Qubit in a tweet stated that they were working with their security and network partners after hackers stole $80 million worth cryptocurrency.
High-profile heists have become a common occurrence in the cryptocurrency world and Qubit Finance is the most recent decentralised finance (DeFi) platform to be targeted by hackers. They were able to gain access to Qubit Finance, which is built on the Binance Smart Chain, and steal approximately $80 million (about ₹ 600 crores). Qubit's QBridge protocol was robbed of 2,06,809 Binance Coin (BNB) by the addresses associated with the heist. This is the largest cryptocurrency heist in 2022 so far.
Qubit Finance admitted the heist in a tweet that read: “The team is currently working with security and network partners on next steps. We will share further updates when available."
The Qubit team issued another statement to inform clients that the hacker and their impacted assets were being monitored. The blog post also states that they have contacted the hacker to provide the “maximum bounty offer” as calculated by their programme.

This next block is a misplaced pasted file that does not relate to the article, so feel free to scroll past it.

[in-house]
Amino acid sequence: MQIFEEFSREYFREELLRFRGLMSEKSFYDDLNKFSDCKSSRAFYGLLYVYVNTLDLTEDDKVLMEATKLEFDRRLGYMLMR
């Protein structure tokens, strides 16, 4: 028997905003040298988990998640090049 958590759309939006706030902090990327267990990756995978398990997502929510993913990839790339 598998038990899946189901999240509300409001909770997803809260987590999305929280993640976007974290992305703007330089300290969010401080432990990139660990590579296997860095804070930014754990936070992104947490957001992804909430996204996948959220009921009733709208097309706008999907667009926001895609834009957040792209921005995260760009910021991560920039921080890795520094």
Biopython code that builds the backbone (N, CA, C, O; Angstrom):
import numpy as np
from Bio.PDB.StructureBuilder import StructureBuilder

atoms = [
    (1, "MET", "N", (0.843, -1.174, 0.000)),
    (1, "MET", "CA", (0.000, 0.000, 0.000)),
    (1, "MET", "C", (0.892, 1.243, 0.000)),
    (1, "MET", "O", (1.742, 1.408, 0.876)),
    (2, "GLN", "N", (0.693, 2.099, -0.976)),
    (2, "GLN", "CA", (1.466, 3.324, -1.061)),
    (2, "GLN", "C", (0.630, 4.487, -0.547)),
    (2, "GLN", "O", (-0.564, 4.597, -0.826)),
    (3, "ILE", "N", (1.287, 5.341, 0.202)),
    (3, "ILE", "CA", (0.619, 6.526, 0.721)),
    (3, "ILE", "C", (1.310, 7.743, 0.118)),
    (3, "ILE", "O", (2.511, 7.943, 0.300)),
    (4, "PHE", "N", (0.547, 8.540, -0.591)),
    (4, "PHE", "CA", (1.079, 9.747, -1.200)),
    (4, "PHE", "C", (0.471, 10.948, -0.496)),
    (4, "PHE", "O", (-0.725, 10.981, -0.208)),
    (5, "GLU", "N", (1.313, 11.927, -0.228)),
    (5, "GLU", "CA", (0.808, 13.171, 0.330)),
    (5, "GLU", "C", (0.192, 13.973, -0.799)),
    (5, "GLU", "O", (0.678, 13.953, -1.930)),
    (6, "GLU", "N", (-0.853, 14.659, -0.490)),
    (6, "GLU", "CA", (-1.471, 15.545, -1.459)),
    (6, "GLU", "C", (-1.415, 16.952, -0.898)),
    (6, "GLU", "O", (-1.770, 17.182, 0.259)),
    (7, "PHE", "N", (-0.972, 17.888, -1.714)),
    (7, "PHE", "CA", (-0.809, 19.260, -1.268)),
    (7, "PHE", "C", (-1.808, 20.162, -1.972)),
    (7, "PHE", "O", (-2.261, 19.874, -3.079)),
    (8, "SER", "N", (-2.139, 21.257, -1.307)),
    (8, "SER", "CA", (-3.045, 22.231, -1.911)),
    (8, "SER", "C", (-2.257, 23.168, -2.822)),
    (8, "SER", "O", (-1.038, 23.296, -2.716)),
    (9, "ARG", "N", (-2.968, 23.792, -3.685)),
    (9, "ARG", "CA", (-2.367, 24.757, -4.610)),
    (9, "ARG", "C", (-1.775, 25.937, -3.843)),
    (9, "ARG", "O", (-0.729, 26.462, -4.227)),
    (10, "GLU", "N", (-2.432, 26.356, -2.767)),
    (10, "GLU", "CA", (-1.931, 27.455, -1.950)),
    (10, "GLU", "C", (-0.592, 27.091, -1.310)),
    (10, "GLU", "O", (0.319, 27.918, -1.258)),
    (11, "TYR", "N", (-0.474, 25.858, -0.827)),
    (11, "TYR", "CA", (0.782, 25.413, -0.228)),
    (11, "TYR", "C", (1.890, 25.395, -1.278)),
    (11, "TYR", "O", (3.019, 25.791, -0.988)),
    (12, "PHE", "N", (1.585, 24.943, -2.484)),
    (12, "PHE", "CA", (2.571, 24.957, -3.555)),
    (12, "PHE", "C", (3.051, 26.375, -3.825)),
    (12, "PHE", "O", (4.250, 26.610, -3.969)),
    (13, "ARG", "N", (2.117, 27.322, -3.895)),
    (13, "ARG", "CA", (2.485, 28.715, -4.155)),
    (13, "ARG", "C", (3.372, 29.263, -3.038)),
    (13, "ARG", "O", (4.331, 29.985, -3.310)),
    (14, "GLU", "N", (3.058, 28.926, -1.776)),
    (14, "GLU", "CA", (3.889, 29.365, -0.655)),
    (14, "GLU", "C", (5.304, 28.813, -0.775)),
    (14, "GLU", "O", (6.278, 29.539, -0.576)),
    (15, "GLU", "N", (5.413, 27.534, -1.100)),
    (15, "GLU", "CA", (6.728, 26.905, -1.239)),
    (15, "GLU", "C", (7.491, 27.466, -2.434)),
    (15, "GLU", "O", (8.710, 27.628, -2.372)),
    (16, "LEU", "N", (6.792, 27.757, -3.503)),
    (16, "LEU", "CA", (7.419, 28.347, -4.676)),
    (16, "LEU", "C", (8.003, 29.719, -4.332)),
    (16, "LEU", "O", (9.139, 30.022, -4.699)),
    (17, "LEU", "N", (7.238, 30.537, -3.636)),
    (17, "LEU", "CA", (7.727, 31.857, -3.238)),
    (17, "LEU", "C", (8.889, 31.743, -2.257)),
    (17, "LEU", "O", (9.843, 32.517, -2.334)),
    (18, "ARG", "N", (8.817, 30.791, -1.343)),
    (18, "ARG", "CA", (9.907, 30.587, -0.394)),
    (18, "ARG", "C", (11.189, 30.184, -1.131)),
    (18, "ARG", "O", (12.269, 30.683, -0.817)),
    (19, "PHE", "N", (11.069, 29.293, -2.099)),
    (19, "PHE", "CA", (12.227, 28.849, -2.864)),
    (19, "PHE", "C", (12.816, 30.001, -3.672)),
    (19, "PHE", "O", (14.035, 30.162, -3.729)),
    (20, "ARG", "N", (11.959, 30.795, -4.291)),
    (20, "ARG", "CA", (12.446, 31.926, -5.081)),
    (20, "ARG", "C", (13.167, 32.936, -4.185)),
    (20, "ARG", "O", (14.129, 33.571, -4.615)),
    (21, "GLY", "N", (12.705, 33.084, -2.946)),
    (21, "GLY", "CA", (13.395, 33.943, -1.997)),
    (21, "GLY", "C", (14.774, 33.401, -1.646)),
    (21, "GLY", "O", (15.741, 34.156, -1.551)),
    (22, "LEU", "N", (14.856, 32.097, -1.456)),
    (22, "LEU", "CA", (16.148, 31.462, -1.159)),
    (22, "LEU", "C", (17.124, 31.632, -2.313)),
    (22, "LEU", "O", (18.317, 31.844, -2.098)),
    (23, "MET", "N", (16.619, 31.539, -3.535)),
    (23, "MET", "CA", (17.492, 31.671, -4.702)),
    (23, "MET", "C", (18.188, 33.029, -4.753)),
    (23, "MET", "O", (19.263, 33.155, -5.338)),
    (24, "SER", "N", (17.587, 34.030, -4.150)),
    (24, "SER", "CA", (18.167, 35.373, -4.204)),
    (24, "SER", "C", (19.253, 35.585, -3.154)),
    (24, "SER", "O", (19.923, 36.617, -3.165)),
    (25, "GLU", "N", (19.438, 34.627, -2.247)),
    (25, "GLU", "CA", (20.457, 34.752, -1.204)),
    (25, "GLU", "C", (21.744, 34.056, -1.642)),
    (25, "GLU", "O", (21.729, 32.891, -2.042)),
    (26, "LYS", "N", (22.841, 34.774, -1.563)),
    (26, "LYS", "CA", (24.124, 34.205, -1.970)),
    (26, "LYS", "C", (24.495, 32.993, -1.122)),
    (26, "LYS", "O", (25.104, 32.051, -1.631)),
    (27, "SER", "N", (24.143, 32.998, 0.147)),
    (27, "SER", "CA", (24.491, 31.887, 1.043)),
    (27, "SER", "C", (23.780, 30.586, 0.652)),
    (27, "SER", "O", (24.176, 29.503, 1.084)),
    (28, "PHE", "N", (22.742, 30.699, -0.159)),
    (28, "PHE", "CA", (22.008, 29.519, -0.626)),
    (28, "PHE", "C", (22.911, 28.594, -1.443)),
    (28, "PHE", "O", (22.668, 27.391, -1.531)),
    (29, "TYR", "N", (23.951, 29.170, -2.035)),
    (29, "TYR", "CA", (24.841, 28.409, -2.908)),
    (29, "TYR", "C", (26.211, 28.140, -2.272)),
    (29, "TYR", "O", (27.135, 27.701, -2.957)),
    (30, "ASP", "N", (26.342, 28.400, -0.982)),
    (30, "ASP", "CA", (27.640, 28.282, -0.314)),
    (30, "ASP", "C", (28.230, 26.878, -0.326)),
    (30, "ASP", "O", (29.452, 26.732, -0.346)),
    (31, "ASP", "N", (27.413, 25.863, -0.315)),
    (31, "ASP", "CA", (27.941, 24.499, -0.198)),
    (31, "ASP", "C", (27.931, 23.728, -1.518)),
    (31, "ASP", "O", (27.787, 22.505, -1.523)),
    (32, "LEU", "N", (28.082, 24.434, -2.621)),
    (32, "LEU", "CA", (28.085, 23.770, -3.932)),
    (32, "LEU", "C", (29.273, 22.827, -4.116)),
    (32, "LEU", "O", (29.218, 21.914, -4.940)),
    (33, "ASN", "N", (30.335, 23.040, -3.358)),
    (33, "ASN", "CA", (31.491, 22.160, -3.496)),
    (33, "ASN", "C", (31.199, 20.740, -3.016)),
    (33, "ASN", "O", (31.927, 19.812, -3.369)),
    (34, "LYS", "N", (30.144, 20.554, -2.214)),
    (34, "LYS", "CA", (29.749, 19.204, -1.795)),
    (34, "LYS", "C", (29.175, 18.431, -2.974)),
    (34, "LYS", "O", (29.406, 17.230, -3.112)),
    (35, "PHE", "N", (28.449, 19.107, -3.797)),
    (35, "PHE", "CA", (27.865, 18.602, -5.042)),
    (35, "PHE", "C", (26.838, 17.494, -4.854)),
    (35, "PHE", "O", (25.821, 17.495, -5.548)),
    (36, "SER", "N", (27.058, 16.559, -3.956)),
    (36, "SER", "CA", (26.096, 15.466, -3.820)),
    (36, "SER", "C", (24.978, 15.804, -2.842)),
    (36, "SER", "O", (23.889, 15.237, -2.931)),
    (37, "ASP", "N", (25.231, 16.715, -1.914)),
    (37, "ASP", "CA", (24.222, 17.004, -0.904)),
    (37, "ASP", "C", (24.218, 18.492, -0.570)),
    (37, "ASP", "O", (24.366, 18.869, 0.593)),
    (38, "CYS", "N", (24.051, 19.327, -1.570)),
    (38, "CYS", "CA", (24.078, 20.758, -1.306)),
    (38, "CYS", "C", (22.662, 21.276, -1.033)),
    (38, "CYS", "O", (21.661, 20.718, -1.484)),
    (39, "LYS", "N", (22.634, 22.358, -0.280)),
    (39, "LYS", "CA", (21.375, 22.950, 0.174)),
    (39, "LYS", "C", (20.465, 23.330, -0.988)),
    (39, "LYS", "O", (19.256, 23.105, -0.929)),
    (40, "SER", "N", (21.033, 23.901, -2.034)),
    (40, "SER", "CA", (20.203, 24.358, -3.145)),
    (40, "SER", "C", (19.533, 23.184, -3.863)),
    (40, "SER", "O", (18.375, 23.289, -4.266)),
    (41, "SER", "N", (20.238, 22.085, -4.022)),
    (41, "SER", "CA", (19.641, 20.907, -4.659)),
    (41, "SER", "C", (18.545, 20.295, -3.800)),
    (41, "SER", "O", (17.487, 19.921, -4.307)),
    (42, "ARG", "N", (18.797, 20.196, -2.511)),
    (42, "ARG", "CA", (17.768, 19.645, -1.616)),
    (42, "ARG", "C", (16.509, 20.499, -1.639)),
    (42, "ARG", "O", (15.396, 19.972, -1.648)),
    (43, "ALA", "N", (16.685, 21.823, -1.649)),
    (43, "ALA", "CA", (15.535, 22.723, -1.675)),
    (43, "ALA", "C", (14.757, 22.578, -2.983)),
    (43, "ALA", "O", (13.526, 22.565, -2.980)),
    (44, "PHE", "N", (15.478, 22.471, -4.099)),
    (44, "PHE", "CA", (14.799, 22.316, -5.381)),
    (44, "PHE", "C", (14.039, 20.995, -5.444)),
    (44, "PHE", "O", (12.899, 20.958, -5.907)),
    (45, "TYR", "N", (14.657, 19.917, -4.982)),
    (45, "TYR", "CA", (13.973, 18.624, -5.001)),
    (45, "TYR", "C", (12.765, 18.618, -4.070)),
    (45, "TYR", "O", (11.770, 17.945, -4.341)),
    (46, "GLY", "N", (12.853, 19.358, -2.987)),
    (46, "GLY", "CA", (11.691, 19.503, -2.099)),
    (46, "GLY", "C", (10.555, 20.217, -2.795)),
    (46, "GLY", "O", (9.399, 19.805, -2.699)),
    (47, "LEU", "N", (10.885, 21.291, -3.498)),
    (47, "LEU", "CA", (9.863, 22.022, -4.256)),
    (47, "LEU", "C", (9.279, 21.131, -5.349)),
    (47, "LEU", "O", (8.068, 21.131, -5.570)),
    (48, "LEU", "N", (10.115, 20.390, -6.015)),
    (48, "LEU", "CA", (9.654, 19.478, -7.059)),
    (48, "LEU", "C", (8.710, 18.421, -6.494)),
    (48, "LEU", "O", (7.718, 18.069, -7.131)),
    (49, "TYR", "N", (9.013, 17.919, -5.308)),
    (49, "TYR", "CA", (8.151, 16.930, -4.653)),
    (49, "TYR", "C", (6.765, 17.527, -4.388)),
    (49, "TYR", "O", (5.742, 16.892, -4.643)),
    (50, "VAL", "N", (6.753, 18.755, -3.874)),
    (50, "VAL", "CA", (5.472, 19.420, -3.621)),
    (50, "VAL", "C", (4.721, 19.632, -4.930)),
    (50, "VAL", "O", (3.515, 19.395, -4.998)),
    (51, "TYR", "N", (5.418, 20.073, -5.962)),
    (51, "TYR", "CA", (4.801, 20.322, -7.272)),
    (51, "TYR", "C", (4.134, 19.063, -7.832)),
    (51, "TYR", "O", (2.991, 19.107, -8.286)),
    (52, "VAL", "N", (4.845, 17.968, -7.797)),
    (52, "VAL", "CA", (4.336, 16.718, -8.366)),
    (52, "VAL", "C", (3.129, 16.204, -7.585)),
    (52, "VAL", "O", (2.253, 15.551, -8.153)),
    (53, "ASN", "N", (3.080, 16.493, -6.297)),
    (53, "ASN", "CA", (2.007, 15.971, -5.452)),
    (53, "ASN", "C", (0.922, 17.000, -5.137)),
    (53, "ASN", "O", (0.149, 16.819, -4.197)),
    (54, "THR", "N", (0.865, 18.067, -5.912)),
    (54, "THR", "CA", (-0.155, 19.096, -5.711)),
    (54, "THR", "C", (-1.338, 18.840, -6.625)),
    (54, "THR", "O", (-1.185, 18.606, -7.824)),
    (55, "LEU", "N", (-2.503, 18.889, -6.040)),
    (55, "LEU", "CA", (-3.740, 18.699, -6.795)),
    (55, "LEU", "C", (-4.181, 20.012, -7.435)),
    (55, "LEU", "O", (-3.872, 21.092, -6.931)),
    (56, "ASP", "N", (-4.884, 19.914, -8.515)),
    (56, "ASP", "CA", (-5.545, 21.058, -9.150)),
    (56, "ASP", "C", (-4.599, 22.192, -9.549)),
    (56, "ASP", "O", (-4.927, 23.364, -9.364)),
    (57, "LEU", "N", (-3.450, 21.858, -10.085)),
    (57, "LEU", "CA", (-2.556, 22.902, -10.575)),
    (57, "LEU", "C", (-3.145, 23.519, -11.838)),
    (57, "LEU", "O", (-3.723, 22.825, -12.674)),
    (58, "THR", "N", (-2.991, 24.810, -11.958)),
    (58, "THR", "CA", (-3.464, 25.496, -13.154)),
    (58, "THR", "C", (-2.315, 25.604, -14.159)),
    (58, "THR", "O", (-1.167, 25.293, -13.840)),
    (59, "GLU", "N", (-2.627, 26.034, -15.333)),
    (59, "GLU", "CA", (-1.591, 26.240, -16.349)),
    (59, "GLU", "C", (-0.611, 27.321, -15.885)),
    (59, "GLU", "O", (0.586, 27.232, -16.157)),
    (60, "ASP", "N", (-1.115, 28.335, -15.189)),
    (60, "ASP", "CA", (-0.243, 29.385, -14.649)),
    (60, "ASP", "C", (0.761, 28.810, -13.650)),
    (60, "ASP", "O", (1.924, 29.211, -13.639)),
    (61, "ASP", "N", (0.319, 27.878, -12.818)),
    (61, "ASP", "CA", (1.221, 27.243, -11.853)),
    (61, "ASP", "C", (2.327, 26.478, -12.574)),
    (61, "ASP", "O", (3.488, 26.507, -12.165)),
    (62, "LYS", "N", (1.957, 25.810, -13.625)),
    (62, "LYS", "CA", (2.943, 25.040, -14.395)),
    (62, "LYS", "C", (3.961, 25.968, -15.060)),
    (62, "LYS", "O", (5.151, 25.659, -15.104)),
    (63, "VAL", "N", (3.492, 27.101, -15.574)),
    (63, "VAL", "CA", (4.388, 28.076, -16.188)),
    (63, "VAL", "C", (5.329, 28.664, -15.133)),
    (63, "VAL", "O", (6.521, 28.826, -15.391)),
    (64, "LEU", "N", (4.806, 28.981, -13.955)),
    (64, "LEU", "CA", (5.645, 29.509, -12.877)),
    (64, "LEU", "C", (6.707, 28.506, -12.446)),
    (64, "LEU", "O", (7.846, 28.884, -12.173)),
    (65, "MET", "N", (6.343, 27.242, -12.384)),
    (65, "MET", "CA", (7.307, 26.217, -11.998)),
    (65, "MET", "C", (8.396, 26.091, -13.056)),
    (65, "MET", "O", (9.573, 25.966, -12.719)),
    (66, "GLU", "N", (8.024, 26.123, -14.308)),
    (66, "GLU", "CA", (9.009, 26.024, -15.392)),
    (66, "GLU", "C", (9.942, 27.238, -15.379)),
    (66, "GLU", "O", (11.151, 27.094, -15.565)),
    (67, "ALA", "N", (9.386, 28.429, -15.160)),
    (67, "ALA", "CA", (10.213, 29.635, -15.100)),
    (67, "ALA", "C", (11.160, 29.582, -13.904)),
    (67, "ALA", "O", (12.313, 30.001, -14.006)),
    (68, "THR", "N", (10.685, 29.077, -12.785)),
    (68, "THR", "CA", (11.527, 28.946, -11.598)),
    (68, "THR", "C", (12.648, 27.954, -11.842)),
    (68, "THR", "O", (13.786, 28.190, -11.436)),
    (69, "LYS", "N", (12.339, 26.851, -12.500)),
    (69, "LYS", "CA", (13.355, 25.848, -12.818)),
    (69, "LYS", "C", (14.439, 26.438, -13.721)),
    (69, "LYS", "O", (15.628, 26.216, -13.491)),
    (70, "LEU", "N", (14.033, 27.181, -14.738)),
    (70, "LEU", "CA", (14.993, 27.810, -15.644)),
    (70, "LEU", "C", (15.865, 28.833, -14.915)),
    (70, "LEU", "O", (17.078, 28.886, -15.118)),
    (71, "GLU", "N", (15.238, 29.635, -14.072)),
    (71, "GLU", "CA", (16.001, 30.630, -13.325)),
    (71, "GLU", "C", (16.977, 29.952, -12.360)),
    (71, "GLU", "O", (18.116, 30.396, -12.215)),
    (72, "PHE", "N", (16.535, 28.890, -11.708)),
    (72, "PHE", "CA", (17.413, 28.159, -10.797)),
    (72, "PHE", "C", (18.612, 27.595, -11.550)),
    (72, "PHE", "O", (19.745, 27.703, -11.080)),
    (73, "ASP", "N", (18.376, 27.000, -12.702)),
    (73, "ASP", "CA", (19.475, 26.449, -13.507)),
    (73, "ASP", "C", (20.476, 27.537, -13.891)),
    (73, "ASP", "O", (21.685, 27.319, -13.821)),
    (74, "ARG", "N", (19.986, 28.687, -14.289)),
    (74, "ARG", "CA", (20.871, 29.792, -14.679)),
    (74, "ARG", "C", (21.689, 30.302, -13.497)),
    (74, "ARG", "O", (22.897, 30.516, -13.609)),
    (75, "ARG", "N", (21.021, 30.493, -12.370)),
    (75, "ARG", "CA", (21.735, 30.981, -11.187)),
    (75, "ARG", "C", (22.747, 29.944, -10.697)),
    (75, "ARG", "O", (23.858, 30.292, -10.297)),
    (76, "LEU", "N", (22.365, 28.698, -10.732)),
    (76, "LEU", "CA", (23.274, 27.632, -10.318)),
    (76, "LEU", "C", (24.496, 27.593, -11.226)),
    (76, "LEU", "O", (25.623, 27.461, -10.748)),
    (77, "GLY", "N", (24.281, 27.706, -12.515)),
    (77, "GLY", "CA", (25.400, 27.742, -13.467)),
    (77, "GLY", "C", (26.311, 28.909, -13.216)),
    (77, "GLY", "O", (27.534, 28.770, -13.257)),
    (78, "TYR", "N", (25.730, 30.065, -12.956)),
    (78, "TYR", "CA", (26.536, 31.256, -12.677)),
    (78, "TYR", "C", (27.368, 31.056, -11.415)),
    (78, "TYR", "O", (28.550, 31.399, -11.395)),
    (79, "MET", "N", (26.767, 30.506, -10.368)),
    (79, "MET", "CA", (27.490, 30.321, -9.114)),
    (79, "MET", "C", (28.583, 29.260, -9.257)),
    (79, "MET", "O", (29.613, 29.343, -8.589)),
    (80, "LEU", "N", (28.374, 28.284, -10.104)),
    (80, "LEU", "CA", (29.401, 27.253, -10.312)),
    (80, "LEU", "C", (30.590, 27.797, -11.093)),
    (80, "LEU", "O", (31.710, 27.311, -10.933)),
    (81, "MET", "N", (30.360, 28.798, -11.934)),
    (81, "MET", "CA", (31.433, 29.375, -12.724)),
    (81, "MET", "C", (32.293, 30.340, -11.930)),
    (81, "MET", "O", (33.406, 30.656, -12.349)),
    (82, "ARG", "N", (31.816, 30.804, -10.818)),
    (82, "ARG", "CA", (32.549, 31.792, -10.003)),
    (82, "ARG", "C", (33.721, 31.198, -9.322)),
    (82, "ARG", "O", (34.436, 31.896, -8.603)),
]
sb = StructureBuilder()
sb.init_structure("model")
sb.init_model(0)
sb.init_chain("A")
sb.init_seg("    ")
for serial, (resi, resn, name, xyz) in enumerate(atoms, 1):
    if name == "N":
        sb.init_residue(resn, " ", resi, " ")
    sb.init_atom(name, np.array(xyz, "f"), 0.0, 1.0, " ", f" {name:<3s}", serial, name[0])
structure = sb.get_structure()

According to security firm PeckShield, who had auditted Qubit's contracts, the assets were valued over $80 million at current rates. The security firm also stated that the QBridge was hacked to mint a “huge amount of xETH collateral” that was then used to drain the entire amount of Binance Coin held on QBridge.
DeFi platforms such as Qubit Finance use smart contracts rather than third parties to provide customers with financial services such as trading, lending, and borrowing. Users can supply their cryptocurrency holdings to the Qubit protocol and borrow money against those for a predetermined amount. QBridge is a cross-chain functionality that allows users to collateralise their assets on other networks without having to move their assets between chains. According to an “incident analysis” by security firm CertiK the attacker used a deposit option in the QBridge contract to fraudulently generate 77,162 qXETH, which is an asset representing Ether bridged via Qubit. The procedure was tricked into assuming that attackers had made a deposit when they hadn't. CertiK also stated that the hacker repeated these acts several times, converting all of the assets to Binance Coin.
Qubit's QBT was down 34.6 per cent according to data from CoinGecko. Much of the fall happened after the heist came to light